Mexico is a gorgeous country with much to offer eager travelers. Whether you're looking for a relaxing beach vacation, an opportunity to explore an old colonial city or the chance to try delicious cuisine, this gem in Latin America is the perfect place for a trip. Best of all, Mexico is an affordable place to travel, as the cost of living is low compared to the United States. Before traveling to Mexico, learn how Mexican currency works, so you can stretch your dollar as far as possible.

Understanding the Currency

Mexico uses the Mexican peso (MXN). Some resort cities may accept U.S. dollars; however, it's likely that you will be charged more than if you paid in pesos. Although the exchange rate from dollar to peso is constantly fluctuating, you should know what a peso will get you in Mexico. For instance, 30 to 80 pesos equals approximately $3 to $5 USD, about the price of a decent meal at an average restaurant. No matter the daily exchange rate, most people can get by in many places in Mexico for about $30 a day, and in some areas, that's quite a lot.

Where to Exchange Your Money

Every major city in Mexico has places to exchange money. You will be charged a commission, but it's generally a lot lower than if you exchanged at an airport, bank or hotel. Use Google Maps to search "cambio" or "exchange" to find places that will perform exchanges. To avoid exchange fees, consider having an account at a U.S. bank with branches in Mexico.

Debit Cards and Credit Cards: What You Need to Know

In the past, tourists were advised to not even bother with debit cards and credit cards in Mexico, but that's changed. When visiting a local restaurant, an outdoor artisan market or a street food booth, cash is absolutely necessary. However, today's popular restaurants, hotels and large shopping malls accept debit or credit cards. Find a credit card without a foreign transaction fee because you could end up paying 3 percent or more on each transaction.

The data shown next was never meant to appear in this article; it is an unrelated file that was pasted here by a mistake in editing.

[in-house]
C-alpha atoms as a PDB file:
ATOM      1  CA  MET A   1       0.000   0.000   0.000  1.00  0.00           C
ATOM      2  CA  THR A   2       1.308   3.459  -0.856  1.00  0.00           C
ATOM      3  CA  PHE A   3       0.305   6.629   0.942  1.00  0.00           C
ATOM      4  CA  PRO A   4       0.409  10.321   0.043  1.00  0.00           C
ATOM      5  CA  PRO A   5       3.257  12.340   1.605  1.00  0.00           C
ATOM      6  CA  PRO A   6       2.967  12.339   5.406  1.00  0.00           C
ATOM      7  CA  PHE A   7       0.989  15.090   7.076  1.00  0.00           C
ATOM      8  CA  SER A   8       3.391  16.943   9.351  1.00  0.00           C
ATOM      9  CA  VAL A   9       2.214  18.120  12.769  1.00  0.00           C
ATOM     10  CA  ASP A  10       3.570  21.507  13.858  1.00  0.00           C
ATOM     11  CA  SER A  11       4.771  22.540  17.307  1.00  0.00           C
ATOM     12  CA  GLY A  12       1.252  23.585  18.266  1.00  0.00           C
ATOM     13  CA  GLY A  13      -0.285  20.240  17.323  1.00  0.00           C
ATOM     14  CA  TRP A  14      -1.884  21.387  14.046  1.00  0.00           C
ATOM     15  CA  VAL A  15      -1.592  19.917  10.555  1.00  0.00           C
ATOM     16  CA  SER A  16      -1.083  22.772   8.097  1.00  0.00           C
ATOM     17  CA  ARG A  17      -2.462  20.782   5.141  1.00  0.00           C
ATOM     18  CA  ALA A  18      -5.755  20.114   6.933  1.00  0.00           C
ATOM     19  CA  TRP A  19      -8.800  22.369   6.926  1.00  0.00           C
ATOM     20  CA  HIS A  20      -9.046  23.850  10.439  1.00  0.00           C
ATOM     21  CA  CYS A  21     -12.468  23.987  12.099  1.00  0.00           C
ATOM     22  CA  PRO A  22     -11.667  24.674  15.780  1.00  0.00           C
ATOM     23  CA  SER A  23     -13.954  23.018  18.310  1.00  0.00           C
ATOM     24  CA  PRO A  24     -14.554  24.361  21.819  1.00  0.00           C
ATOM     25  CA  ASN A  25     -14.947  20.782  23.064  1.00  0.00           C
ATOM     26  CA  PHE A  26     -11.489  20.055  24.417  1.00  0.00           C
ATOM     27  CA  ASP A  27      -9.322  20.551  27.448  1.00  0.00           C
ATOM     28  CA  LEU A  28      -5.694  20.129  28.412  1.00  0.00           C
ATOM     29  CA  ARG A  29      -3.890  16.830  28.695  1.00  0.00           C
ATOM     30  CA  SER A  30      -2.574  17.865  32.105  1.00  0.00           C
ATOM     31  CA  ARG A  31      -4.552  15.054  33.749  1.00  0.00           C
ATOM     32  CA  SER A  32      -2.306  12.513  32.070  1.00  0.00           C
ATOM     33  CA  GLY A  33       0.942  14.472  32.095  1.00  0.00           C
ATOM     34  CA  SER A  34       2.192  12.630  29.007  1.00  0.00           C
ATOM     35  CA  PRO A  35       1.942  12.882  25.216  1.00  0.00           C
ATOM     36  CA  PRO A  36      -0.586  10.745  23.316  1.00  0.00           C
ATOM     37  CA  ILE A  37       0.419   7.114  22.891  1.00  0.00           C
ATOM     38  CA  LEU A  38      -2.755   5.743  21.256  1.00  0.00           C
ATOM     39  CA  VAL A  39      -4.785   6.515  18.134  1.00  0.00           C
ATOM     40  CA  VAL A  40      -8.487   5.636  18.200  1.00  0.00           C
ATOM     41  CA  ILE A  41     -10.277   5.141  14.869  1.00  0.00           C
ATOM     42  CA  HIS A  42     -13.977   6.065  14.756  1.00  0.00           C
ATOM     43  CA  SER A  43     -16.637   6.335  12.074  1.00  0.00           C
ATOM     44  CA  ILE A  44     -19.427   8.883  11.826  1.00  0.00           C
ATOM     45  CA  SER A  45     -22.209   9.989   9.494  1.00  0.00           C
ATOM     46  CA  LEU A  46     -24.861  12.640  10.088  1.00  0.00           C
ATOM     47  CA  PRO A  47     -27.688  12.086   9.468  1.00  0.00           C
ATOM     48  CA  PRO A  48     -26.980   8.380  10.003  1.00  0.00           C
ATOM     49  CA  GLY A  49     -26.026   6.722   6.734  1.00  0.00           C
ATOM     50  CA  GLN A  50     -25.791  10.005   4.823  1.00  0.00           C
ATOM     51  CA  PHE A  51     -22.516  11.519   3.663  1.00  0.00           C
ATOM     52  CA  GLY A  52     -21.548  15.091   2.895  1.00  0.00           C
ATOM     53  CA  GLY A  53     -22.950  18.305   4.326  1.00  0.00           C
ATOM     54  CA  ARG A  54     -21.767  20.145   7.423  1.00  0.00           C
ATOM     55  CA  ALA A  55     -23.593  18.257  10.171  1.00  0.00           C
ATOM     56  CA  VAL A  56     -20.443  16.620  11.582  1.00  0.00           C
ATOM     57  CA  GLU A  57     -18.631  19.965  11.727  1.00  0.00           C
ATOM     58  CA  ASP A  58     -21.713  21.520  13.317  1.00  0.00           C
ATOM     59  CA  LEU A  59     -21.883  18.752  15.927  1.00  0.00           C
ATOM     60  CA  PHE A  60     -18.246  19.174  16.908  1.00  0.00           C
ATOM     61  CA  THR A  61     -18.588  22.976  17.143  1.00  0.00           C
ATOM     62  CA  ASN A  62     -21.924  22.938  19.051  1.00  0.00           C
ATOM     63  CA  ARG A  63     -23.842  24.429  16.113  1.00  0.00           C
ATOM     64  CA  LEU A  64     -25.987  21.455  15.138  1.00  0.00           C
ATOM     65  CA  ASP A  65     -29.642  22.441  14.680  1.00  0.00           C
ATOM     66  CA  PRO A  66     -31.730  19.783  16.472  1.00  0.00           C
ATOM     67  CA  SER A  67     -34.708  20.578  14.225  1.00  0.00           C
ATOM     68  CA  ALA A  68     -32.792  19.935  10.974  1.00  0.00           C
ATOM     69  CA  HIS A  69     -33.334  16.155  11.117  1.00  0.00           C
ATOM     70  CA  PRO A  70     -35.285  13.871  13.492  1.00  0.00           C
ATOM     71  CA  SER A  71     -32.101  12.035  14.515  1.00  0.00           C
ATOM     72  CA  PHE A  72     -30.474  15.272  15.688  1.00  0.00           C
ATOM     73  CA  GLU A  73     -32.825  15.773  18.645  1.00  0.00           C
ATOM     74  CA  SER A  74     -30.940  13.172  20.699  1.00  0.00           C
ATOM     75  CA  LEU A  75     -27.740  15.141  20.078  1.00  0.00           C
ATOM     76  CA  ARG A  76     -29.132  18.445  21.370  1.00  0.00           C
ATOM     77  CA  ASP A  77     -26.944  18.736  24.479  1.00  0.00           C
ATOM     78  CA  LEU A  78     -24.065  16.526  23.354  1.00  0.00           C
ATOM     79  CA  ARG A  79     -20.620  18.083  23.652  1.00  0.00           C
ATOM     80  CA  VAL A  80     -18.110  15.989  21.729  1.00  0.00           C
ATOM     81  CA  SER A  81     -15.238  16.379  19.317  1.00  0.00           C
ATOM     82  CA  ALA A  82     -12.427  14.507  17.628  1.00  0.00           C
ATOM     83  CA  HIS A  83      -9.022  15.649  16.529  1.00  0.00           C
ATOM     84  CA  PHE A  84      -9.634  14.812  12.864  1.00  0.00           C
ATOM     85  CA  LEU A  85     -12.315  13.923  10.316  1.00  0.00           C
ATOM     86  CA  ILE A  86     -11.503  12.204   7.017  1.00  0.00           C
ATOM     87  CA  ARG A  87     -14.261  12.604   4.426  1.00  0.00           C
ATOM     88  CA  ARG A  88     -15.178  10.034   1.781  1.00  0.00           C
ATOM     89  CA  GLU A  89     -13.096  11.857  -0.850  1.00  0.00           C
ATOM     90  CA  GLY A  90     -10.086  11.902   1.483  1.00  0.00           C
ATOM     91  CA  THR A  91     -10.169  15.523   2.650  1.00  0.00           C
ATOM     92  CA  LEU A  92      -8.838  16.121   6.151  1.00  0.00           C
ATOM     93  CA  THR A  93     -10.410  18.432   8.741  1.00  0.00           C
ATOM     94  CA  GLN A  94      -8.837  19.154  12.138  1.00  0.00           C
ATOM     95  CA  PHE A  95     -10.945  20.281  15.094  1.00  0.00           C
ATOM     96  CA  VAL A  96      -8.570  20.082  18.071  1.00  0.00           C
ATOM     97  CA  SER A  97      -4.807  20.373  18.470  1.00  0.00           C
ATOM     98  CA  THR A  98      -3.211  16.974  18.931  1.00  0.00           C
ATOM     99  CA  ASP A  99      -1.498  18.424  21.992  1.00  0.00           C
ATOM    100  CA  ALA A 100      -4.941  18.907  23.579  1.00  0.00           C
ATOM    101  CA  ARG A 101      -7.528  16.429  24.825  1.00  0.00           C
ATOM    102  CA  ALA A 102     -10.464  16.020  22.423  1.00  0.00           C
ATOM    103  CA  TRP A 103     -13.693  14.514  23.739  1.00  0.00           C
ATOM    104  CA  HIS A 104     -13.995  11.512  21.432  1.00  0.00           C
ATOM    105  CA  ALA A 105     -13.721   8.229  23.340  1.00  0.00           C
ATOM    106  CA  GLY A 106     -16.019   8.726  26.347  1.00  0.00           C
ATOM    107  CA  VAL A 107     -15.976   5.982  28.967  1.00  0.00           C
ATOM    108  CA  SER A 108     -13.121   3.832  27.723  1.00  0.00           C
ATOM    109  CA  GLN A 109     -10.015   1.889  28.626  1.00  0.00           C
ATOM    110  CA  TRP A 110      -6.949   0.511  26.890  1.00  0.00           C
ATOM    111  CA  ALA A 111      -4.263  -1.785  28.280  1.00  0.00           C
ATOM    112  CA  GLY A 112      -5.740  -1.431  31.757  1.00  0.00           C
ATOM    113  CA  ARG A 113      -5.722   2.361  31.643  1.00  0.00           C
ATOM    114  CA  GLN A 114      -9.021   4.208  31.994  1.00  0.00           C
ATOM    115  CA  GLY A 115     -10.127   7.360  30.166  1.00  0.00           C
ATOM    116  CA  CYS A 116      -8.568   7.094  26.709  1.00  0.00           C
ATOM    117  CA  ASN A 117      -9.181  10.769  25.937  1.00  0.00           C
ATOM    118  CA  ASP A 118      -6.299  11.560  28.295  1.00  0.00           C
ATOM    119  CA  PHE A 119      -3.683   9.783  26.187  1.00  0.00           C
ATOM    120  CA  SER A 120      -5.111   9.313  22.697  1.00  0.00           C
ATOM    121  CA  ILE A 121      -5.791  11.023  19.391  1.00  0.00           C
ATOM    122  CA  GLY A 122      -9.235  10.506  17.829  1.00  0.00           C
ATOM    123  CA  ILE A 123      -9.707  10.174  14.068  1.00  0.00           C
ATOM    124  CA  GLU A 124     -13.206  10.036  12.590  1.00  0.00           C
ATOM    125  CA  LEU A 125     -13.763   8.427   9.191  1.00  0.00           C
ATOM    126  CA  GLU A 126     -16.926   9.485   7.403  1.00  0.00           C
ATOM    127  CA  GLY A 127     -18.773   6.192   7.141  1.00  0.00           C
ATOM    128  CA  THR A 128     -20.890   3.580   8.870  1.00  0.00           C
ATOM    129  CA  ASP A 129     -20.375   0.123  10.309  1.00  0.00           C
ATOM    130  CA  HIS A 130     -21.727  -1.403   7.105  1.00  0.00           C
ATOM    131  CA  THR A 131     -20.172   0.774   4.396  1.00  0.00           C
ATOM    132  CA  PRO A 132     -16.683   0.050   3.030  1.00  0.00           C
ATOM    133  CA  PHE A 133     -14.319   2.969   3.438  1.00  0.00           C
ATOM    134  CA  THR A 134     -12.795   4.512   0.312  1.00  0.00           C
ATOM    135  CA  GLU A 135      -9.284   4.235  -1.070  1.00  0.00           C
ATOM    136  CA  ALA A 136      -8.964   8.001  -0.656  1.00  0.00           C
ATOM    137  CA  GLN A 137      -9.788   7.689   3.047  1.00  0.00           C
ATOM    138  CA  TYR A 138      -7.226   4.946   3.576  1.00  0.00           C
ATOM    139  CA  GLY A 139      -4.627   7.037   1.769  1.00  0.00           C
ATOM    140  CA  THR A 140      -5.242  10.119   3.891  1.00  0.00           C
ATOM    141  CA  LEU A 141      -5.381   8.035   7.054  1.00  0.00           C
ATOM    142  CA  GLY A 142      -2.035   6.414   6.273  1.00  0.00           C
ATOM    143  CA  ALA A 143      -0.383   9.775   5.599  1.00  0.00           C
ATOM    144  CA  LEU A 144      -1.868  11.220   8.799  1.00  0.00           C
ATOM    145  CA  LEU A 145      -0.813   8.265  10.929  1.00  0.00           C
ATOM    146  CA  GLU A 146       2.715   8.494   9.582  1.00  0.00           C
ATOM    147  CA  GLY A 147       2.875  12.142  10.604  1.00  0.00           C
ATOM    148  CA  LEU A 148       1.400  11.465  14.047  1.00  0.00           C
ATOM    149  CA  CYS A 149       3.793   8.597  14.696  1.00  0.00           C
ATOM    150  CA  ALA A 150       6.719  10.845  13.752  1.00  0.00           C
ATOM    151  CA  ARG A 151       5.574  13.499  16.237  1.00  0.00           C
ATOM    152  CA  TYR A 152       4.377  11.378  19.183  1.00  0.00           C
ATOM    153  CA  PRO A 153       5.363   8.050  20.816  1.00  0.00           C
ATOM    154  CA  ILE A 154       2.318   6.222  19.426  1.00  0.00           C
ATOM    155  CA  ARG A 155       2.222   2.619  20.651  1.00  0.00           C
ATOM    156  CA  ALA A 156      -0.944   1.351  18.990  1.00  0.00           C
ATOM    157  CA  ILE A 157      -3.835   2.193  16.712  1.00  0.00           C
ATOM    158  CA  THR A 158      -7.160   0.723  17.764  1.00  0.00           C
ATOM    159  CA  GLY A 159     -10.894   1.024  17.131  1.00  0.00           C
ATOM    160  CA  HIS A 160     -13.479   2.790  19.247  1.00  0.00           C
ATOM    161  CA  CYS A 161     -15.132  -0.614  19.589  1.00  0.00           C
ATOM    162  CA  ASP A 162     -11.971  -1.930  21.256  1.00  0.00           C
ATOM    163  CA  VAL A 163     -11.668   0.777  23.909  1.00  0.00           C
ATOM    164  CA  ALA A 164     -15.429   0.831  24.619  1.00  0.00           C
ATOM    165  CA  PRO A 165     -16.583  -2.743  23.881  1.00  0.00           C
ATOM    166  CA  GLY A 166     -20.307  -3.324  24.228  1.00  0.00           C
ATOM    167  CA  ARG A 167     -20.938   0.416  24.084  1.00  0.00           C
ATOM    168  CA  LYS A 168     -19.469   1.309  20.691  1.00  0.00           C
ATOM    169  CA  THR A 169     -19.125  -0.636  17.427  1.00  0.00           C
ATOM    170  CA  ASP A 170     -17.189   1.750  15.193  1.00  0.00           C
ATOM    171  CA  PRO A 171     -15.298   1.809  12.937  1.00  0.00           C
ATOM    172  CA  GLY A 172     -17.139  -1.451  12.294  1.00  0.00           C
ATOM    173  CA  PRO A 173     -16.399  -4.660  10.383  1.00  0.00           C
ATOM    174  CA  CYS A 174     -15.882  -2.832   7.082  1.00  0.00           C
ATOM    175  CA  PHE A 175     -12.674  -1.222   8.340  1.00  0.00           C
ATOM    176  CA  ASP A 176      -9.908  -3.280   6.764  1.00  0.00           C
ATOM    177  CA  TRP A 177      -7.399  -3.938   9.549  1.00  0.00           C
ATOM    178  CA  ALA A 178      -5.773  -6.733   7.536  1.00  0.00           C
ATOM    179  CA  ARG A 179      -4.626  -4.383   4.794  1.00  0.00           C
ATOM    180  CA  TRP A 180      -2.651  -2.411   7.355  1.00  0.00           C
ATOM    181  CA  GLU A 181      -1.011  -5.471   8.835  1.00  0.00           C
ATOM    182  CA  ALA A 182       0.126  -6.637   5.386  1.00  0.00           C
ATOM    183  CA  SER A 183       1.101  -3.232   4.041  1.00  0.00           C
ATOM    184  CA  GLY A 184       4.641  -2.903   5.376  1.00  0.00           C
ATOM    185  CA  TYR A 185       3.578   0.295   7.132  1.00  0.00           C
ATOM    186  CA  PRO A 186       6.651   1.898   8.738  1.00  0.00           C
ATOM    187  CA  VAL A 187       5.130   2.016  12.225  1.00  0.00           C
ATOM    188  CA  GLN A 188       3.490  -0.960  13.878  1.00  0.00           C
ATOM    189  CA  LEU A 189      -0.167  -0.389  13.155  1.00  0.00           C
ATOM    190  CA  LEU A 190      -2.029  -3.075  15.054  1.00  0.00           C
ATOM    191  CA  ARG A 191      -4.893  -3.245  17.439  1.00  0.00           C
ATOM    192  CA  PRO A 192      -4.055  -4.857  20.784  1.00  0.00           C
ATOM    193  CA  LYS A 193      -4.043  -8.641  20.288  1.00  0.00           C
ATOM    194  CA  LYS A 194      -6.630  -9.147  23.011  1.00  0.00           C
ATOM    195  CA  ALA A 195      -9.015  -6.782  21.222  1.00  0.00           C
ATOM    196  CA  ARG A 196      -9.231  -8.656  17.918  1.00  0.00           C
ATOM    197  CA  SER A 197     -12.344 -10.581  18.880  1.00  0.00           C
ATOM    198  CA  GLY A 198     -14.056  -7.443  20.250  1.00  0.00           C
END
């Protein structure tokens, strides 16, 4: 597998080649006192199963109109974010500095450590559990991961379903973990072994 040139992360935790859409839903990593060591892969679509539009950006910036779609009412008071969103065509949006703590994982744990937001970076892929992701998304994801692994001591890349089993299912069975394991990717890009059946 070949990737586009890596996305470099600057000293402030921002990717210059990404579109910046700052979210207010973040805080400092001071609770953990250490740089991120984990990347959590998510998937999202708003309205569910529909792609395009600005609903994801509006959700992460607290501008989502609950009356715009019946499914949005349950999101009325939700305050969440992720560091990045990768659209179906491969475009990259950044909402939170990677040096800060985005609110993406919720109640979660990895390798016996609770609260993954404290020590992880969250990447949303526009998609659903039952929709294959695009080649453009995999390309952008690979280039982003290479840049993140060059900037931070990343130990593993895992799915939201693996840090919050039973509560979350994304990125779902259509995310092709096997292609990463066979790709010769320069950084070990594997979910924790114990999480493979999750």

ATMs are all around Mexico, but use one at the bank rather than a kiosk on the street or at a convenience store. Doing so ensures that the ATM is monitored and secure, and you will be less likely to accidentally withdraw counterfeit money, which does happen. Each bank charges a different rate to withdraw pesos on a foreign card, but generally, the fee is around $5. To avoid this fee, consider getting an account at HSBC or Santander, banks with branches in Mexico that don't charge a fee upon withdrawal.


Tipping is not as necessary in Mexico as it is in the U.S., but when eating at a restaurant, you may want to leave a little something for the waiter or waitress. In Mexico, 10 percent is standard, but if the service is exceptional, you can always tip more. Make sure to give the tip directly to the server to avoid it landing in the wrong hands.

Getting Pesos Before You Arrive

You should have some pesos on hand when you land in Mexico to buy a bottle of water, a snack or perhaps pay for a taxi ride, especially if using a debit card or credit card isn't an option. If your main concern is having money for transportation, in Mexico City, you can take an Uber from the airport. Otherwise, many hotels arrange shuttle services. Just to be safe, $2,000 pesos (about $100) should cover an official airport taxi ride.